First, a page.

Issues of Computational Efficiency and Model Approximation for Spatial Individual-Level Infectious Disease Models

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Issues of Computational Efficiency and Model Approximation for Spatial Individual-Level Infectious Disease Models

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Title: Issues of Computational Efficiency and Model Approximation for Spatial Individual-Level Infectious Disease Models
Author: Dobbs, Angie
Department: Department of Mathematics and Statistics
Program: Mathematics and Statistics
Advisor: Deardon, Rob
Abstract: Individual-level models (ILMs) are models that can use the spatial-temporal nature of disease data to capture the disease dynamics. Parameter estimation is usually done via Markov chain Monte Carlo (MCMC) methods, but correlation between model parameters negatively affects MCMC mixing. Introducing a normalization constant to alleviate the correlation results in MCMC convergence over fewer iterations, however this negatively effects computation time. It is important that model fitting is done as efficiently as possible. An upper-truncated distance kernel is introduced to quicken the computation of the likelihood, but this causes a loss in goodness-of-fit. The normalization constant and upper-truncated distance kernel are evaluated as components in various ILMs via a simulation study. The normalization constant is seen not to be worthwhile, as the effect of increased computation time is not outweighed by the reduced correlation. The upper-truncated distance kernel reduces computation time but worsens model fit as the truncation distance decreases.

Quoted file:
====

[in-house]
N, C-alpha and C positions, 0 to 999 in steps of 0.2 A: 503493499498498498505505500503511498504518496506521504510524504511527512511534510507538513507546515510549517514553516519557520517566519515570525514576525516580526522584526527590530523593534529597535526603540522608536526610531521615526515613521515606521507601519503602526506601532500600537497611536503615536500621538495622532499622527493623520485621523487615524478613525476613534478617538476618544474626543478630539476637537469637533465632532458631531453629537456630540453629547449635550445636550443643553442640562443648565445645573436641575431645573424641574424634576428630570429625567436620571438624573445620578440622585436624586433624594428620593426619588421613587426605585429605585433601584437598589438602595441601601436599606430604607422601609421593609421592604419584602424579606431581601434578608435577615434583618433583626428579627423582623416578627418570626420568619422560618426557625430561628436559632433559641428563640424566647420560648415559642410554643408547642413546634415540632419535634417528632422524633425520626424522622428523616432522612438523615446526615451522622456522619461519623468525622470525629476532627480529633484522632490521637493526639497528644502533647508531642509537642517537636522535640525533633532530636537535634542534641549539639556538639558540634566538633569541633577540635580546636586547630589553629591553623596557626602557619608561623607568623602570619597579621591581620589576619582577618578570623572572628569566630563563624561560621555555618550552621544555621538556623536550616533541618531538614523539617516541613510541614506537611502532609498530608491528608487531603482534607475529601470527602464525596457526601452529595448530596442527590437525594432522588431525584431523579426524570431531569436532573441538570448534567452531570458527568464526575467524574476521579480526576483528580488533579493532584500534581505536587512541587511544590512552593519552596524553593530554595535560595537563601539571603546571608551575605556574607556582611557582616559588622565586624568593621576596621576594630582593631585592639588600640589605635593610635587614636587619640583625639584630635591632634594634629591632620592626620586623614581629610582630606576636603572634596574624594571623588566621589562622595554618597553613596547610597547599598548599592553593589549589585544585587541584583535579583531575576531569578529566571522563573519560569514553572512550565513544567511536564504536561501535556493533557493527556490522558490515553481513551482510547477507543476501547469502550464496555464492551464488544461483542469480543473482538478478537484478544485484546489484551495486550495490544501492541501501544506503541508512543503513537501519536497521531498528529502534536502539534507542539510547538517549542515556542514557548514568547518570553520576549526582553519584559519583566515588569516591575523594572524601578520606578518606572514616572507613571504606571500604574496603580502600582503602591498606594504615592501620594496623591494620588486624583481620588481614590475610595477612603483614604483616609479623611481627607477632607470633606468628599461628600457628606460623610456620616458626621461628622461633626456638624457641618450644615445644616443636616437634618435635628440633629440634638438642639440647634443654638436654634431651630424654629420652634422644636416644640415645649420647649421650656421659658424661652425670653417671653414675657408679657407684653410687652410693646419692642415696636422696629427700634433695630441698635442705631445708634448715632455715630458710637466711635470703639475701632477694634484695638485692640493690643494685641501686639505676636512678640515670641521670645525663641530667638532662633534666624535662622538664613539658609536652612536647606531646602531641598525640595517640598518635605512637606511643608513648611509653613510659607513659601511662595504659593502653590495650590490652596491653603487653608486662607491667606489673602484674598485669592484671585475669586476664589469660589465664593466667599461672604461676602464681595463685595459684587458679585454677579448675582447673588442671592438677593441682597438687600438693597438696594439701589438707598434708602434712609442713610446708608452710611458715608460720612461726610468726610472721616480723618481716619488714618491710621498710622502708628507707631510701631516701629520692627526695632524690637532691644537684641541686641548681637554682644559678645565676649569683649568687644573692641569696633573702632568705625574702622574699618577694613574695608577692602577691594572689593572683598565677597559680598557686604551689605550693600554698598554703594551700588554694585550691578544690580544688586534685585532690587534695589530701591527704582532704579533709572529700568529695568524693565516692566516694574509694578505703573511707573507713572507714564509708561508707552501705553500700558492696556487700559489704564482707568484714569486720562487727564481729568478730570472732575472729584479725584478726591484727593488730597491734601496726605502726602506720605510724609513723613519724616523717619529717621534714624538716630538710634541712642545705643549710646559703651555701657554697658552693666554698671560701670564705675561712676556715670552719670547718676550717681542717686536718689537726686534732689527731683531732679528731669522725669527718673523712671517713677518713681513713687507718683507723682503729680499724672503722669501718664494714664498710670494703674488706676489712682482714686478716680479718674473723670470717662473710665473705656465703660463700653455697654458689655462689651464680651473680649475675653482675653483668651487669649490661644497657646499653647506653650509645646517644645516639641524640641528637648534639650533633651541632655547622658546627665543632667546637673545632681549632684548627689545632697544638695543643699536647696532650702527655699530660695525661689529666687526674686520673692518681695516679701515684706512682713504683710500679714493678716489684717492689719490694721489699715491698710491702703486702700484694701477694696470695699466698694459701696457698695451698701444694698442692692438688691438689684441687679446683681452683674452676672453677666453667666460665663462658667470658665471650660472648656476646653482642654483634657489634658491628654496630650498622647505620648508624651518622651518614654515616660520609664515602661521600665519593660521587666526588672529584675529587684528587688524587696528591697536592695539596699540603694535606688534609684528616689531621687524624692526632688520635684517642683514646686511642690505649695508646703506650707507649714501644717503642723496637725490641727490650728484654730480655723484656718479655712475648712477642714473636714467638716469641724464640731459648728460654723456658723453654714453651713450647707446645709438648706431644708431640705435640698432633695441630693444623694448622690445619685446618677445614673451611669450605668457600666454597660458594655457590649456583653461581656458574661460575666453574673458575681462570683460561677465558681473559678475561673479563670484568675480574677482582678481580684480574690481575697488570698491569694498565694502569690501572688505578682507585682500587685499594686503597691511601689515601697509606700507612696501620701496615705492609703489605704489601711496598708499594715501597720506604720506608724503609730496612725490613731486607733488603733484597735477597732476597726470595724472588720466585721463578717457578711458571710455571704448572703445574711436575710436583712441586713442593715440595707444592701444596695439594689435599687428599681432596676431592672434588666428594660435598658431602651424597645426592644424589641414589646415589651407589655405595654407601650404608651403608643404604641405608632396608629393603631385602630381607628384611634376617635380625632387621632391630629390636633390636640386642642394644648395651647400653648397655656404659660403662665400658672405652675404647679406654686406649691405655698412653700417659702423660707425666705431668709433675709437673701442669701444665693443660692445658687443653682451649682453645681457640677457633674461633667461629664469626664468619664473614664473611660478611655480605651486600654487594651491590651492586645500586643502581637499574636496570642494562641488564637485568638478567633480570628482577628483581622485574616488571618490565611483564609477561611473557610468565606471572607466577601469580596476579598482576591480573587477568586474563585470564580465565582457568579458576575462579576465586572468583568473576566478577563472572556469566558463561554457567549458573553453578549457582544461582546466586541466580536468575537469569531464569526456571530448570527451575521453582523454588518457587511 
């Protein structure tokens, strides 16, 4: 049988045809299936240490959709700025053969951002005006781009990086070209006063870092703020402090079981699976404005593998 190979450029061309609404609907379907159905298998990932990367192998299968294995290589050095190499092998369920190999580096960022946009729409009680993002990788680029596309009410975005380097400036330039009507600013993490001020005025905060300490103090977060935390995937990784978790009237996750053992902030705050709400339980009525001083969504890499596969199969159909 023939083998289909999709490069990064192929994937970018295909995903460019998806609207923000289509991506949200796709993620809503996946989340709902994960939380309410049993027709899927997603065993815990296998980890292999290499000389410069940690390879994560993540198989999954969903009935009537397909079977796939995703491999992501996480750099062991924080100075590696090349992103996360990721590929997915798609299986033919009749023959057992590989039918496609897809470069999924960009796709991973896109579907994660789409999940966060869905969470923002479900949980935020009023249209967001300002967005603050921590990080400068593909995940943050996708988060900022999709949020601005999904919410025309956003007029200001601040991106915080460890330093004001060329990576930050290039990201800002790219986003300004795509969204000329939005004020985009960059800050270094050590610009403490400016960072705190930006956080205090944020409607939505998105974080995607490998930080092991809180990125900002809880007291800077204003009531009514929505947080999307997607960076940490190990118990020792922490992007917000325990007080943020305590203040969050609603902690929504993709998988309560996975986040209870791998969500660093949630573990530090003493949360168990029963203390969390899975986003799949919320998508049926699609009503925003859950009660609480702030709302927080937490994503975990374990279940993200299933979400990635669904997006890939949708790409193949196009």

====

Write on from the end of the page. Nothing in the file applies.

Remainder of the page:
URI: http://hdl.handle.net/10214/3248
Date: 2012-01-06


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